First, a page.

40 years ago, on the evening of Wednesday April 1, 1981, Bob Paisley’s side secured the club’s first ever League Cup – and the competition’s first ever winners’ medals – after they came from behind to beat John Lyall’s West Ham United 2-1 in the Villa Park final replay.
It would be the first of four successive seasons of triumph in the competition for the Merseysiders, whilst also proving to be the first part of a double in a campaign where they would finish fifth in the First Division.
Eight weeks later, in Paris, Alan Kennedy’s goal would seal a 1-0 victory over Real Madrid and a third European Cup. That same Kennedy looked to have won the League Cup 18 days prior to the replay, as well.
At Wembley on March 14, in the 28th minute of extra time, the left-back had rifled an 18-yard right-footed volley into the bottom-left corner to give the Reds a seemingly decisive 1-0 lead.
The Hammers – who were a Second Division side and the FA Cup holders – were visibly furious with referee Clive Thomas for awarding the goal, despite the linesman raising the offside flag against Liverpool midfielder Sammy Lee. After an awkward landing from an aerial challenge, Lee had been lying in an offside position when the shot fizzed over him, but Thomas presumably took the view that he hadn’t impacted the game.
Nonetheless, the East Londoners responded admirably and – against the odds – found an equaliser in the small time that remained. Not before Ray Clemence was forced into a brilliant save to keep out a thunderous Ray Stewart free kick.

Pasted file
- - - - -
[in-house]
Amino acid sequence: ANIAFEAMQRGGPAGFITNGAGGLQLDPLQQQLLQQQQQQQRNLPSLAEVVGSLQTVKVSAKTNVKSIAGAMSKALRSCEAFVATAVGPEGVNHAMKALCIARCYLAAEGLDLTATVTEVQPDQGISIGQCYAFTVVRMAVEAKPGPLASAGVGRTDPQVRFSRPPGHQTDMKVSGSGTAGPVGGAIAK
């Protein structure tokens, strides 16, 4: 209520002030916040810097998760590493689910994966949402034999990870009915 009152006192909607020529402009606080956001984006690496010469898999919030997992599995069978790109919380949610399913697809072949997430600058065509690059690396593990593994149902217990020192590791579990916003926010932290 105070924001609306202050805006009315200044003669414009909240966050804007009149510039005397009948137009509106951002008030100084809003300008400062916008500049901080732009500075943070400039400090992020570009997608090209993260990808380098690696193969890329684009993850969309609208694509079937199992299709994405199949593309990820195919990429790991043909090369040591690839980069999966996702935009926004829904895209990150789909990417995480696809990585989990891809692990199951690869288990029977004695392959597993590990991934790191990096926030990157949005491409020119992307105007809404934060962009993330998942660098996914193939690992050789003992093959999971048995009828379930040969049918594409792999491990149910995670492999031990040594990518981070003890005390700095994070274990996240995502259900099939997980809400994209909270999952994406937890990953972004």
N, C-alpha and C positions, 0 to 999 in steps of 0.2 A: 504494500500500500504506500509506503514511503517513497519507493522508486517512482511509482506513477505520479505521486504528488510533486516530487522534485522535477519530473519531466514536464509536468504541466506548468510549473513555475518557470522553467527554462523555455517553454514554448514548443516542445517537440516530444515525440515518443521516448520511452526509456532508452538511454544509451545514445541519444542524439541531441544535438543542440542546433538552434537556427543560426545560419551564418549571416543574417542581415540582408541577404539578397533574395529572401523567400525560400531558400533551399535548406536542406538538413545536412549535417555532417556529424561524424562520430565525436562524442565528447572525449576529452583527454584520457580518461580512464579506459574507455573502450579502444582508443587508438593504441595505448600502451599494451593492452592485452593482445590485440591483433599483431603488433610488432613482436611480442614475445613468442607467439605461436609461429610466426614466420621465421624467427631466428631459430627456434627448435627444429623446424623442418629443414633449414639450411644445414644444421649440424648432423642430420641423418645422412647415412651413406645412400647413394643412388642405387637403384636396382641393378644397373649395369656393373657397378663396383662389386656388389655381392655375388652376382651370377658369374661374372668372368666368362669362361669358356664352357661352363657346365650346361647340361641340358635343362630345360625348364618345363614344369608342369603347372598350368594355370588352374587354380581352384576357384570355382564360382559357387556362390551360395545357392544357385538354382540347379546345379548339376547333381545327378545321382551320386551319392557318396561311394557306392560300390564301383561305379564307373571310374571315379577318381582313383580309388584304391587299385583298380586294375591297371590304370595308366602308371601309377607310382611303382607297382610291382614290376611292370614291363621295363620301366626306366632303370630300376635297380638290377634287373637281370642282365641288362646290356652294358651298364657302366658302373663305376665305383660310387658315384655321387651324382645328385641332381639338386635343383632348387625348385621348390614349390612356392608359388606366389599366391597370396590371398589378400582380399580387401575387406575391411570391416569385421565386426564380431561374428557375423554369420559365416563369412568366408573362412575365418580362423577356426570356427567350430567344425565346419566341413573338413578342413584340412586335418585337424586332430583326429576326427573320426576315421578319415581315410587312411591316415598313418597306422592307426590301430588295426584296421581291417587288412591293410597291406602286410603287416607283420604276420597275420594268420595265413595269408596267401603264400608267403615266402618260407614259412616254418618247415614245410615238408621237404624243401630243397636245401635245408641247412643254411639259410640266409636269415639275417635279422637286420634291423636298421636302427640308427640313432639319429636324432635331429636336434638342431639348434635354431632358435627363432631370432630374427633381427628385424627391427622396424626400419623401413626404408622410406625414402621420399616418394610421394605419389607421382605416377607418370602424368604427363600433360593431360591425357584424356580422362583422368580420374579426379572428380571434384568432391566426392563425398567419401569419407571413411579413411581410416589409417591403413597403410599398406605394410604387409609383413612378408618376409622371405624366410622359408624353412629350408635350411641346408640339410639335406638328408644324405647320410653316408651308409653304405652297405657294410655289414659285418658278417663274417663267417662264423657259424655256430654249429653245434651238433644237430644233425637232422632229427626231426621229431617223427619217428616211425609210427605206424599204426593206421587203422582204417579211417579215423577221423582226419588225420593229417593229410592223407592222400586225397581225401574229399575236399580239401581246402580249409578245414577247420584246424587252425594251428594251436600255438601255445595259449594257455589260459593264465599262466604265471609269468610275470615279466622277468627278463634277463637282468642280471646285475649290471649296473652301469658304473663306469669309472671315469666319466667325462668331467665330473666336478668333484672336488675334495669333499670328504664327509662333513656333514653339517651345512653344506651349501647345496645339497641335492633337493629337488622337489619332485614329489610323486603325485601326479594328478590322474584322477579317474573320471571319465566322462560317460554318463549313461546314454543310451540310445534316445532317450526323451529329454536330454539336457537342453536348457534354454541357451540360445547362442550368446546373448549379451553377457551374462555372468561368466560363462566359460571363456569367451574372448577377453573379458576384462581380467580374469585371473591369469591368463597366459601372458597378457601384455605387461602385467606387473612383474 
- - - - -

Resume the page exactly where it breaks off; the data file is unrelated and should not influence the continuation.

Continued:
From the resulting corner, Alvin Martin’s goalbound header was also saved. Only this time, it was by Terry McDermott, who made the split-second decision to help the ball onto the crossbar with his hand rather than let it fly in. From the resulting penalty Stewart coolly converted.
A replay, rather than a penalty shootout, was the solution of the day – and that brought about the date in Birmingham two-and-a-half weeks later. If the notable action in the capital was compressed into the latter moments, the Second City meeting took the opposite approach.
All the goals arrived in the first 30 minutes as the slightly injury hit Reds recovered from going behind early. Graeme Souness, David Fairclough and David Johnson were all absent for this one, as was Steve Heighway after he failed a late fitness test on his groin. That gave a certain Ian Rush the chance to make only his second appearance for the club since his £300,000 move from Chester a little under a year previously.
The odds didn’t look all that favourable for Liverpool when, in the fifth minute, Paul Goddard’s agile diving header gave Jimmy Neighbour’s sharp burst and cross, the finish it deserved. 20 minutes later however came the leveller – and it was quite some equaliser.
McDermott’s flighted pass into the box found the run of Kenny Dalglish, who stretched and somehow managed to sweep a right-footed volley back across goalkeeper Phil Parkes and into the bottom-left corner. Soon enough, another Scot had completed the turnaround. In the 28th minute, Jimmy Case’s corner was met by Alan Hansen and the centre-back’s header found the net via the right knee of Billy Bonds and the inside of the left-hand post.